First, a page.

Pittsburgh Steelers Legend on NFL Protests: 'This is Not a Platform for Protest'


Sometimes all it takes is a simple, but sound argument to end a debate. The problem is that the Left never allows for debate to end, but one football legend’s take on the NFL protesting controversy sure smells like a ton of common sense.

Speaking with Yahoo! Sports on Thursday, Pittsburgh Steelers folk hero and Vietnam War veteran Rocky Bleier said he supports teams that don't allow their players to take a knee during the national anthem.

“It’s very simply this: this is a workplace, you are at the stadium, you are working that day, this is not a platform for protest,” Bleier told Yahoo! Sports. “The American people, they can’t go to their workplace and start to protest about whatever may be happening in their life. That wouldn’t be allowed and that shouldn’t be allowed in the NFL.”

Bleier definitely has a point. Even Yahoo! Sports called Bleier one of the “few people involved” that “are as qualified to discuss the subject.”

Bleier served during the Vietnam War and lost part of his foot as a result of a combat injury before returning to the NFL to play with the Steelers.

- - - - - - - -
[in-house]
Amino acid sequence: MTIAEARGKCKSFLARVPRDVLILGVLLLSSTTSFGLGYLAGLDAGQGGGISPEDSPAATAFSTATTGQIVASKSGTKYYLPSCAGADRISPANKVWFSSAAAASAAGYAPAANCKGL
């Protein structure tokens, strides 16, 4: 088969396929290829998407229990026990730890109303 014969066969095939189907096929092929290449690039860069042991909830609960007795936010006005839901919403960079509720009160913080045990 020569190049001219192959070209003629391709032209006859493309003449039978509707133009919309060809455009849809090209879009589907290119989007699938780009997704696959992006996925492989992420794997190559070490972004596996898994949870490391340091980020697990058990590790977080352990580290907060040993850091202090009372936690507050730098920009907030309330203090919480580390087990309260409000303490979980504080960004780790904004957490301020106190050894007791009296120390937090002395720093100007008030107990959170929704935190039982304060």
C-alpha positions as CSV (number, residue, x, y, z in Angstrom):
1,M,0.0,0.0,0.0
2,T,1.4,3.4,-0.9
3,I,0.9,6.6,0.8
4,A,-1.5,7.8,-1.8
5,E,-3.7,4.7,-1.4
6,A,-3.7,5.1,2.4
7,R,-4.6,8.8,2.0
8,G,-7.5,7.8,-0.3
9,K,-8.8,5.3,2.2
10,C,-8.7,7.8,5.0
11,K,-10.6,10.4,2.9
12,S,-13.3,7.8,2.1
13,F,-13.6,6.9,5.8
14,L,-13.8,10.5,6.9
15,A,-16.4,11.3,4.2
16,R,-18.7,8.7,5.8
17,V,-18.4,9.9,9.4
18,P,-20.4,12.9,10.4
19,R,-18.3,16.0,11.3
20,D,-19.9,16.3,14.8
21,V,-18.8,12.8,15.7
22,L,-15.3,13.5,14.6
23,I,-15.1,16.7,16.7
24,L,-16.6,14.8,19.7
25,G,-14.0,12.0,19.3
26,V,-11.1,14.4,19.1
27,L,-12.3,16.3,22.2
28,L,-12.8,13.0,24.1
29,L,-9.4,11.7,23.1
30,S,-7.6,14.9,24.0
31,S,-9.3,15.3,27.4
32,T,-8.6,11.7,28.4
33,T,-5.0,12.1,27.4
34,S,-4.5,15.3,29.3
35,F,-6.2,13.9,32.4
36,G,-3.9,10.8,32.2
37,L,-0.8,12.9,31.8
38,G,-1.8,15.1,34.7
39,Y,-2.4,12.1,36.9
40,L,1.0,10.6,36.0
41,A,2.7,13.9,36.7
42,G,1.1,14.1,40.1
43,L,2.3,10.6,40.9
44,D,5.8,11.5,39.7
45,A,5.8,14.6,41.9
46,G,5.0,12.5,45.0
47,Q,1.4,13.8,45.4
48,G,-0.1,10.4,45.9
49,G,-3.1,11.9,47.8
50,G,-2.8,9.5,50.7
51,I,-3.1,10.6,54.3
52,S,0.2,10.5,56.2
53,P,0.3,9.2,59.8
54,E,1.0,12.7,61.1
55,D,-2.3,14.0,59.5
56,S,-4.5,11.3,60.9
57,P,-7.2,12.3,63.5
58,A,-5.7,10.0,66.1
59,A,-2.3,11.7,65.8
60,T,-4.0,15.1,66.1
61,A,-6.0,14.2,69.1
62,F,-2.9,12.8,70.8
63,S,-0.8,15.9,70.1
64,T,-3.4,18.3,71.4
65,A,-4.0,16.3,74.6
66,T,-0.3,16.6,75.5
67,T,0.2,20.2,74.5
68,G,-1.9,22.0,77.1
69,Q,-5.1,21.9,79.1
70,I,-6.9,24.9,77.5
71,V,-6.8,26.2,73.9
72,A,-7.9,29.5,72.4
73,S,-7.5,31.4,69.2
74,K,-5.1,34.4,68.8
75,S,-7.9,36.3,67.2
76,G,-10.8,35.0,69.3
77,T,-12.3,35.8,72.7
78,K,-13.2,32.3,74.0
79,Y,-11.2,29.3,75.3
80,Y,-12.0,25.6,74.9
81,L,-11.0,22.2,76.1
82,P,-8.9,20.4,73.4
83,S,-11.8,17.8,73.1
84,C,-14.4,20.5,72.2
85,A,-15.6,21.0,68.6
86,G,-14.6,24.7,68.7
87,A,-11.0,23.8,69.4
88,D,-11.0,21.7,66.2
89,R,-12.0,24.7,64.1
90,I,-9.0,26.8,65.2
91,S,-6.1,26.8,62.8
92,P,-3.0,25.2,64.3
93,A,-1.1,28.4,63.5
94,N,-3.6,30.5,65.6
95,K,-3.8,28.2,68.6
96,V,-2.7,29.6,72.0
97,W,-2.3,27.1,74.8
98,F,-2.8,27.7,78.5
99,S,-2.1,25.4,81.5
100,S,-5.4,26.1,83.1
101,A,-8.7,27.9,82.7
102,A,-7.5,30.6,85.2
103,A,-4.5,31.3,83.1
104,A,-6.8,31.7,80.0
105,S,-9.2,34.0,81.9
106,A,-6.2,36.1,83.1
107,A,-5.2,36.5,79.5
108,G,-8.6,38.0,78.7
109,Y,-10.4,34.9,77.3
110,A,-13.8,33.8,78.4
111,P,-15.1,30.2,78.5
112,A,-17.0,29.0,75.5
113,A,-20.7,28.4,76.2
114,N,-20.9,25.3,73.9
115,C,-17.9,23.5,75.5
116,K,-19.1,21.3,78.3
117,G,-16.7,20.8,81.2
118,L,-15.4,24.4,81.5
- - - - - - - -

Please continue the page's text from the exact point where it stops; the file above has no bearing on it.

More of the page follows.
To Bleier's point, if you are employed, you are paid by your employer to perform the tasks that your employment requires. Protesting is well within your rights as an American, but when you bring that into your place of work, and protesting isn’t what your employer pays you to do, then your actions are a violation of the terms of employment both you and your employer agreed upon.

“It’s not a violation of the First Amendment at all,” Bleier continued. “You have off days, you can do it outside of the stadium or on other platforms, but not the gameday platform. It’s a very simple question and people are making it more complex than it really is.”

As an NFL player, they have so many opportunities, outside of the anthem, to protest should they decide to do so. There are multiple press conferences, talking to media inside the locker room after games and personally on whatever social media platforms they may have.

To choose to exclusively protest during the national anthem is merely selfish and counter-productive to their message.

While the NFL and the NFL Players Association (NFLPA) are holding a meeting next week to discuss different topics, primarily the issue of protesting, Bleier said that it’s a little late for such discussion.

“The was a lack of leadership there on the owners’ side as well as the Players Association long before to nip whatever was coming down the road after the Colin Kaepernick situation a year ago, in the bud,” Bleier said. “It should never have gotten to this point, nobody has stepped up to say ‘No, this is not what we do on gameday.’”

Well Mr. Bleier, that’s because true guts left the No Fun League a while ago. Welcome to the new watered down NFL.

MRC Merch

MRC Merch